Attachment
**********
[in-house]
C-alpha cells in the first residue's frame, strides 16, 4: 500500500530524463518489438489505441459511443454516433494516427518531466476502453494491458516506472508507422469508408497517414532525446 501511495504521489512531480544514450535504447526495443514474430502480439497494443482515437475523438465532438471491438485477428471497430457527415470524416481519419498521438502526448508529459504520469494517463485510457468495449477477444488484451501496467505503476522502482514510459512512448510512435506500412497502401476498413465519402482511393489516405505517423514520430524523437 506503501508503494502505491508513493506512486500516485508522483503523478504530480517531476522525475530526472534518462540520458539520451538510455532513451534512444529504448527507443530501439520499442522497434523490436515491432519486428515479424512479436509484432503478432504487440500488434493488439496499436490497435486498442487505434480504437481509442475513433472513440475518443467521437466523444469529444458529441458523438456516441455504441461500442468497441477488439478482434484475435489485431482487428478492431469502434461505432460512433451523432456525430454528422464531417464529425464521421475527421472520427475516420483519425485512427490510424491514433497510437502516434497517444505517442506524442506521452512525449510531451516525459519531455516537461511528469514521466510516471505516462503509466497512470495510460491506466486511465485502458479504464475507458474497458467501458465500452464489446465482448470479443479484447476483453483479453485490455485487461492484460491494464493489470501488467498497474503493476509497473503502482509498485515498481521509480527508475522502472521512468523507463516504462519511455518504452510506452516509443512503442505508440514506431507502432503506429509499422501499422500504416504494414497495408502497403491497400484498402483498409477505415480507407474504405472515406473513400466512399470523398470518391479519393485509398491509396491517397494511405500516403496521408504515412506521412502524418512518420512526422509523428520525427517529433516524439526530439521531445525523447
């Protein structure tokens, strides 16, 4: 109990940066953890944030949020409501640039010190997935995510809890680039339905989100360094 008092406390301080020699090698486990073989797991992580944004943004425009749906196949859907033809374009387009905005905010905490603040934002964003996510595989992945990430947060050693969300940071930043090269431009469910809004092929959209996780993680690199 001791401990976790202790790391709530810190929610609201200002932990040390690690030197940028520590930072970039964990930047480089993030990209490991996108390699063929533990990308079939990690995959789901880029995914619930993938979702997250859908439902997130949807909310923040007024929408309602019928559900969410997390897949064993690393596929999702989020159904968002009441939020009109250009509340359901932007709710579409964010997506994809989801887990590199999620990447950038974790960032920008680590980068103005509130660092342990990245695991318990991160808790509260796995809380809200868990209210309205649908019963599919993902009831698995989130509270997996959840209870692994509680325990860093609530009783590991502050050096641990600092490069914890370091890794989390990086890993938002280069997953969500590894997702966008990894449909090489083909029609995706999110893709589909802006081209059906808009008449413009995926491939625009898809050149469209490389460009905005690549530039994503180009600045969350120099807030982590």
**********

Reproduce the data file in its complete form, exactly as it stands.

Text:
[in-house]
C-alpha cells in the first residue's frame, strides 16, 4: 500500500530524463518489438489505441459511443454516433494516427518531466476502453494491458516506472508507422469508408497517414532525446 501511495504521489512531480544514450535504447526495443514474430502480439497494443482515437475523438465532438471491438485477428471497430457527415470524416481519419498521438502526448508529459504520469494517463485510457468495449477477444488484451501496467505503476522502482514510459512512448510512435506500412497502401476498413465519402482511393489516405505517423514520430524523437 506503501508503494502505491508513493506512486500516485508522483503523478504530480517531476522525475530526472534518462540520458539520451538510455532513451534512444529504448527507443530501439520499442522497434523490436515491432519486428515479424512479436509484432503478432504487440500488434493488439496499436490497435486498442487505434480504437481509442475513433472513440475518443467521437466523444469529444458529441458523438456516441455504441461500442468497441477488439478482434484475435489485431482487428478492431469502434461505432460512433451523432456525430454528422464531417464529425464521421475527421472520427475516420483519425485512427490510424491514433497510437502516434497517444505517442506524442506521452512525449510531451516525459519531455516537461511528469514521466510516471505516462503509466497512470495510460491506466486511465485502458479504464475507458474497458467501458465500452464489446465482448470479443479484447476483453483479453485490455485487461492484460491494464493489470501488467498497474503493476509497473503502482509498485515498481521509480527508475522502472521512468523507463516504462519511455518504452510506452516509443512503442505508440514506431507502432503506429509499422501499422500504416504494414497495408502497403491497400484498402483498409477505415480507407474504405472515406473513400466512399470523398470518391479519393485509398491509396491517397494511405500516403496521408504515412506521412502524418512518420512526422509523428520525427517529433516524439526530439521531445525523447
């Protein structure tokens, strides 16, 4: 109990940066953890944030949020409501640039010190997935995510809890680039339905989100360094 008092406390301080020699090698486990073989797991992580944004943004425009749906196949859907033809374009387009905005905010905490603040934002964003996510595989992945990430947060050693969300940071930043090269431009469910809004092929959209996780993680690199 001791401990976790202790790391709530810190929610609201200002932990040390690690030197940028520590930072970039964990930047480089993030990209490991996108390699063929533990990308079939990690995959789901880029995914619930993938979702997250859908439902997130949807909310923040007024929408309602019928559900969410997390897949064993690393596929999702989020159904968002009441939020009109250009509340359901932007709710579409964010997506994809989801887990590199999620990447950038974790960032920008680590980068103005509130660092342990990245695991318990991160808790509260796995809380809200868990209210309205649908019963599919993902009831698995989130509270997996959840209870692994509680325990860093609530009783590991502050050096641990600092490069914890370091890794989390990086890993938002280069997953969500590894997702966008990894449909090489083909029609995706999110893709589909802006081209059906808009008449413009995926491939625009898809050149469209490389460009905005690549530039994503180009600045969350120099807030982590």